Getting control of your retirement makes you feel comfortable and assured. Here's a retirement guide of questions to get you into the swing of things. Searching out constructive answers will put you in control.
Items in this retirement guide are grouped according to 6 basic retirement planning areas:
- Your company retirement plans (401k,403b,Pension, etc)
- Retirement income (your personal investments)
- Long-term care
- Your wishes at incapacity and death (estate planning)
- Gifting and legacy plans (estate planning)
Refer to the table for the specific questions under each area of this retirement guide. Your answers should address the items of consideration also listed for each area.
Understanding what income you'll receive under a defined benefit plan (a traditional pension plan) is the first component to constructing your retirement income. If you have an option to take a lump sum instead, you may use it to find a better paying annuity. But the decision to take the lump sum or annuity is a topic to review with your retirement planner or accountant.
Next of consideration in this retirement guide is to obtain your benefit statement from the Social Security Administration. If you've made an estimate of you retirement expense, then you have a handle on what income you'll need. That estimate less your pension and Social Security incomes determines how much you'll need to withdraw from your investments annually.
You then need to allocate your investment portfolio to generate that withdrawal income. If this withdrawal income will deplete your investments before you die, then you'll need to adjust the withdrawal to a "non-depleting" level. Again, your retirement planner or accountant can assist with calculations. This will force you to adjust your living expenses downward accordingly if your income is not sufficient. A good retirement guide for withdrawals is 4% annually of your portfolio.
Be sure to sign-up for Medicare just before you turn 65 and decide on what supplemental healthcare insurance plans are best for you. You want to speak to a retirement planner knowledgeable in senior healthcare options. The two basic choices are joining an HMO (often at no monthly cost to you) or obtaining a Medigap policy (about $100 per month) which allows you to see any physician. There is a good retirement guide on this choice offered free by the federal Centers for Medicare & Medicaid Services.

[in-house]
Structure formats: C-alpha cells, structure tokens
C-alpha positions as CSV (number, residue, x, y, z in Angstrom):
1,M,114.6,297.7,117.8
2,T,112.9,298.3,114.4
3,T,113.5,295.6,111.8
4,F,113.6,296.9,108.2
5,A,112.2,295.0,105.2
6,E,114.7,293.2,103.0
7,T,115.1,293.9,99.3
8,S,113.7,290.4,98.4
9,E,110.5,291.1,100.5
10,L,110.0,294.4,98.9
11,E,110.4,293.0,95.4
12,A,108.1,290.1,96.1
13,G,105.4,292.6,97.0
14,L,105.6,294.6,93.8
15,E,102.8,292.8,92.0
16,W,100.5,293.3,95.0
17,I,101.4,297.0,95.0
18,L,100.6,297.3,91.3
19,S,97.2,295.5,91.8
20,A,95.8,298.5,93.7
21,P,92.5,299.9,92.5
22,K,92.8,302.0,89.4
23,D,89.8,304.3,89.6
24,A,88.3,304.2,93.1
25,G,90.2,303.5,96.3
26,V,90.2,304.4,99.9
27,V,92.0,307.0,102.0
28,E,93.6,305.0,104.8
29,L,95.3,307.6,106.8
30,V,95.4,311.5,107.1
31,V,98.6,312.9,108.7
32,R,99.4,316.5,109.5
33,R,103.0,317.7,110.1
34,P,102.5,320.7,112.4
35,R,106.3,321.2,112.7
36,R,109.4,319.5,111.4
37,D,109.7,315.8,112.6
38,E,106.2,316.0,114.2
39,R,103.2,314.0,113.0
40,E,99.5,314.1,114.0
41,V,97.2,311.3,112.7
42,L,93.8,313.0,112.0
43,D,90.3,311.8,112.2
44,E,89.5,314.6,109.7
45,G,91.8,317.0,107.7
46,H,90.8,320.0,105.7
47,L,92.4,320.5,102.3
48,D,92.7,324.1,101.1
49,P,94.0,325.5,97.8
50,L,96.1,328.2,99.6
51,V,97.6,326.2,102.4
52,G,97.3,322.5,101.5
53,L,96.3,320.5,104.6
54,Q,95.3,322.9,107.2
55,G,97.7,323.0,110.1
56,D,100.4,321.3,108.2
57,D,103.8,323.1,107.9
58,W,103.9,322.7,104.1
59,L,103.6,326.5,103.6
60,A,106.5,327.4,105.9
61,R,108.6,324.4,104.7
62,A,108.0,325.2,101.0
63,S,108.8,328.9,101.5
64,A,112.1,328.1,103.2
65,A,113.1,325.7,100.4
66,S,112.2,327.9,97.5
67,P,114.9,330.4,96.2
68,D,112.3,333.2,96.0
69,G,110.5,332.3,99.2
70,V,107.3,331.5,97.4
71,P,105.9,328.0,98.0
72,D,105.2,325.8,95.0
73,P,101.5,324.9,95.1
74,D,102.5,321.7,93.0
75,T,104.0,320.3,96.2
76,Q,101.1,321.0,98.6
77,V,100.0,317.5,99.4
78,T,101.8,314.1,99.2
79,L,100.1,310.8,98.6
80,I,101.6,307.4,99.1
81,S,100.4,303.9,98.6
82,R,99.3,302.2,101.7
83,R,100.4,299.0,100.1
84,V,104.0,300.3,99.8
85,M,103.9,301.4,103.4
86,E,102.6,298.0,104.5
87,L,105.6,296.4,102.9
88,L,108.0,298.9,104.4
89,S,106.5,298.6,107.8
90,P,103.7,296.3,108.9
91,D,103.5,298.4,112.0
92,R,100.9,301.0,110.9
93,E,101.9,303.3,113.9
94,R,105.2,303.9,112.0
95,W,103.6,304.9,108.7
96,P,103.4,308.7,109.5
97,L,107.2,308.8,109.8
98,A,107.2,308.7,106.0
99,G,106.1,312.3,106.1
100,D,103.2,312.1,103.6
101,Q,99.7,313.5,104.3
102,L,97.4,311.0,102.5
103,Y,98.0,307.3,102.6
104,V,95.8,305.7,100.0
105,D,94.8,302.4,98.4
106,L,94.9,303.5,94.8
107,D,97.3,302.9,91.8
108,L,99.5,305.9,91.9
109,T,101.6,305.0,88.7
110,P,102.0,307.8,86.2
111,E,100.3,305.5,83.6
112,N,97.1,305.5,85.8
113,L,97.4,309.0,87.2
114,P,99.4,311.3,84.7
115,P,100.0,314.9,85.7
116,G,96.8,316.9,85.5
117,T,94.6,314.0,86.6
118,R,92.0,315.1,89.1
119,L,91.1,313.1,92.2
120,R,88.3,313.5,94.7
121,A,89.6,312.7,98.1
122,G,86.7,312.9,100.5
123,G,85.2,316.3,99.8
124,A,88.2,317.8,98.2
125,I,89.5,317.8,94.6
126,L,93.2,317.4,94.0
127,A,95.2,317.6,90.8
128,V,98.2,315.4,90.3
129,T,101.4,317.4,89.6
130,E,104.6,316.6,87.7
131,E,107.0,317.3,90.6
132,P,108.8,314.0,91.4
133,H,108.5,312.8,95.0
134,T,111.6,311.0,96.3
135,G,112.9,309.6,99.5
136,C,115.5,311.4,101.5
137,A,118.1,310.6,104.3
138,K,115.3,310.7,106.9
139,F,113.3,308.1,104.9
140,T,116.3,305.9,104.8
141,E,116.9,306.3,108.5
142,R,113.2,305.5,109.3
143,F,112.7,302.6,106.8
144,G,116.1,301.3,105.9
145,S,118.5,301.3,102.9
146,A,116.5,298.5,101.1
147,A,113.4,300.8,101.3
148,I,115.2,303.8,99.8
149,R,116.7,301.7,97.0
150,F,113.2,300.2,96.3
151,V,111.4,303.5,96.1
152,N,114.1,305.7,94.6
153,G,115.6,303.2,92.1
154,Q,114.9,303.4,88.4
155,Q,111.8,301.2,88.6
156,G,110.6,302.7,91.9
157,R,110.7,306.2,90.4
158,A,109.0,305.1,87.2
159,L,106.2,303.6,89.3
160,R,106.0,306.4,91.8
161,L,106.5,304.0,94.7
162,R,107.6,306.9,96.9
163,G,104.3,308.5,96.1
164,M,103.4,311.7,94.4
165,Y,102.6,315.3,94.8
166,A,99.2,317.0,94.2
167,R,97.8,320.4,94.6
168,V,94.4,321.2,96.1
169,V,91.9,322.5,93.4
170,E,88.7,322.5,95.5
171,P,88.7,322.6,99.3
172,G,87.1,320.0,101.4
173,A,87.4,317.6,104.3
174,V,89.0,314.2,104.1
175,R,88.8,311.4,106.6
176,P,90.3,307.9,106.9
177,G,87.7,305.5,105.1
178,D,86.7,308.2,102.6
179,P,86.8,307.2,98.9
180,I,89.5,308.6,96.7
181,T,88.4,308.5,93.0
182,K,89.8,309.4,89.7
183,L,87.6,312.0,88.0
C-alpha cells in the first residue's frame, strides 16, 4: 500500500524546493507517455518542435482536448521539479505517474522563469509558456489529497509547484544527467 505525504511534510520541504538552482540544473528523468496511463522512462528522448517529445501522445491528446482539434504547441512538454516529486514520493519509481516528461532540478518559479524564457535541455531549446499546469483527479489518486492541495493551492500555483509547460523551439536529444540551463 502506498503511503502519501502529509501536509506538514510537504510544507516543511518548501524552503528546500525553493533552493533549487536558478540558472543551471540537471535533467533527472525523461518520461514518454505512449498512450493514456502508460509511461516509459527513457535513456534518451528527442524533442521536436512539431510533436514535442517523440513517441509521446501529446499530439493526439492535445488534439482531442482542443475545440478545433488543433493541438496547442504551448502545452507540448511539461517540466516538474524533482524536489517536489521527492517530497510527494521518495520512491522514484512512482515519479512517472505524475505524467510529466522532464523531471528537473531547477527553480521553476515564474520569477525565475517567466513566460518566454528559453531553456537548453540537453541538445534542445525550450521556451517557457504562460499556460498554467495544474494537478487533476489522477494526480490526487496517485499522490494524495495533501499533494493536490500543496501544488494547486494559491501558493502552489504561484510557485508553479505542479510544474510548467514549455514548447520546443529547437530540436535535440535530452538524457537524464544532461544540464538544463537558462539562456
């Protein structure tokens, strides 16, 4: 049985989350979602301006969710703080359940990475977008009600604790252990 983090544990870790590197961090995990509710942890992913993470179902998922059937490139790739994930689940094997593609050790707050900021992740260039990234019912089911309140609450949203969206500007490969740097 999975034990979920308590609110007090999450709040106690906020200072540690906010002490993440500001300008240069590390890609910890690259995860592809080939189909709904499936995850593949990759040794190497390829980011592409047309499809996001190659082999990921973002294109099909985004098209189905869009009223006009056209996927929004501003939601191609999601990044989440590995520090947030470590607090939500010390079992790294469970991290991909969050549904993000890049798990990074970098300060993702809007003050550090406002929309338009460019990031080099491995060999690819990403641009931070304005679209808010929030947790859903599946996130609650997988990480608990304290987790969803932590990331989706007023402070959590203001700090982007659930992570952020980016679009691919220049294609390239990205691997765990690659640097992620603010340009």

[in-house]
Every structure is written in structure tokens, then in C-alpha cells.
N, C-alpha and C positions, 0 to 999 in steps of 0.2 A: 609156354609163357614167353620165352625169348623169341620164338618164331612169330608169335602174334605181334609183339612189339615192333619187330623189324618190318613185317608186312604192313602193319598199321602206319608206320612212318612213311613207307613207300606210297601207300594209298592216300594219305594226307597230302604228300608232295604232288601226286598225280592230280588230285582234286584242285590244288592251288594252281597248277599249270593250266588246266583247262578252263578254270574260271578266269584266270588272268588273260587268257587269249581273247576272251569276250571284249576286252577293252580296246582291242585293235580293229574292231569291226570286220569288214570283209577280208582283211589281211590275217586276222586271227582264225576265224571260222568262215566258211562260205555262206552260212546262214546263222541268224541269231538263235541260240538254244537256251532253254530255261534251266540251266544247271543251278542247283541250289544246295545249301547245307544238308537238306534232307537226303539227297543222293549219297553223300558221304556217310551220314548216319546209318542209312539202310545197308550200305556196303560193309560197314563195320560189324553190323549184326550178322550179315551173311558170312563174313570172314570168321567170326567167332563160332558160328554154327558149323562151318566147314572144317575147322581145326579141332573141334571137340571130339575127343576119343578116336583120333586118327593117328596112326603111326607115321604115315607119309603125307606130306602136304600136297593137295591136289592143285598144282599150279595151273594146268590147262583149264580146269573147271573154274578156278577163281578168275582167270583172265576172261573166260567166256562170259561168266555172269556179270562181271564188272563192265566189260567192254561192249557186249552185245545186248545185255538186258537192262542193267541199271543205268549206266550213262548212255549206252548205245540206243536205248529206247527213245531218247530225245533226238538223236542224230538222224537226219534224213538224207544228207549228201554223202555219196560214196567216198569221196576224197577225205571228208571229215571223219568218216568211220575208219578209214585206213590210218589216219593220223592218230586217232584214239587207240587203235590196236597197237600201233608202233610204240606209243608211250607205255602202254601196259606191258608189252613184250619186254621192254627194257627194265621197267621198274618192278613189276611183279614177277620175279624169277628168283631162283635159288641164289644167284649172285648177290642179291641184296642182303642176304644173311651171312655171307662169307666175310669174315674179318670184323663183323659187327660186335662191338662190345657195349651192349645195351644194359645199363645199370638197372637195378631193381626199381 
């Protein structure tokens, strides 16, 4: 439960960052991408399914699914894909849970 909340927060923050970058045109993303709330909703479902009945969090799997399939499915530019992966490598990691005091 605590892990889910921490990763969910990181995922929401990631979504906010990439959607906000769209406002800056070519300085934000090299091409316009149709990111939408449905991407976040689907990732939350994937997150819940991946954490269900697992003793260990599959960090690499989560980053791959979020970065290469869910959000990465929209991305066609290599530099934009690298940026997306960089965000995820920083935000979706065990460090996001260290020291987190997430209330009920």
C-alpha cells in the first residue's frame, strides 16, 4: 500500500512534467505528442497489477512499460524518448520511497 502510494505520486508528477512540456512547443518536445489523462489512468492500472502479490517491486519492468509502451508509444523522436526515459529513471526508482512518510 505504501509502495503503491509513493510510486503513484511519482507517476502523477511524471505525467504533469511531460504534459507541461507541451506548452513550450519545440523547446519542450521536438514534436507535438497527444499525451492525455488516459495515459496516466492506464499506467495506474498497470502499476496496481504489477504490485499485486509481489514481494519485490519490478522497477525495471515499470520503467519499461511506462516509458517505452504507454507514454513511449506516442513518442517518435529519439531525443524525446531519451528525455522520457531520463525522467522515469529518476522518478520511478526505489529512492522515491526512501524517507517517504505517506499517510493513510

If you haven't yet looked into how you'll handle long term care (LTC), you should do it now. Here also you can get a free retirement guide to get educated and understand the options. It's available from any agent or insurance company that offers long term care insurance.
Next, arrange for how you and your affairs should be handled if you become incapacitated - even temporarily. You can arrange for this contingency with a durable power of attorney and a healthcare power of attorney, two documents that you can get at the stationery store.
Lastly arrange for how best to leave your assets to your choice of beneficiaries. There are many good retirement guides on this topic and the main issue to remember is that your retirement accounts will pass directly to the named beneficiaries, regardless of what your will or living trust says. Estate taxes and long term care expense can take a big bite out of your assets if you don't develop a good strategy to bypass them or handle them.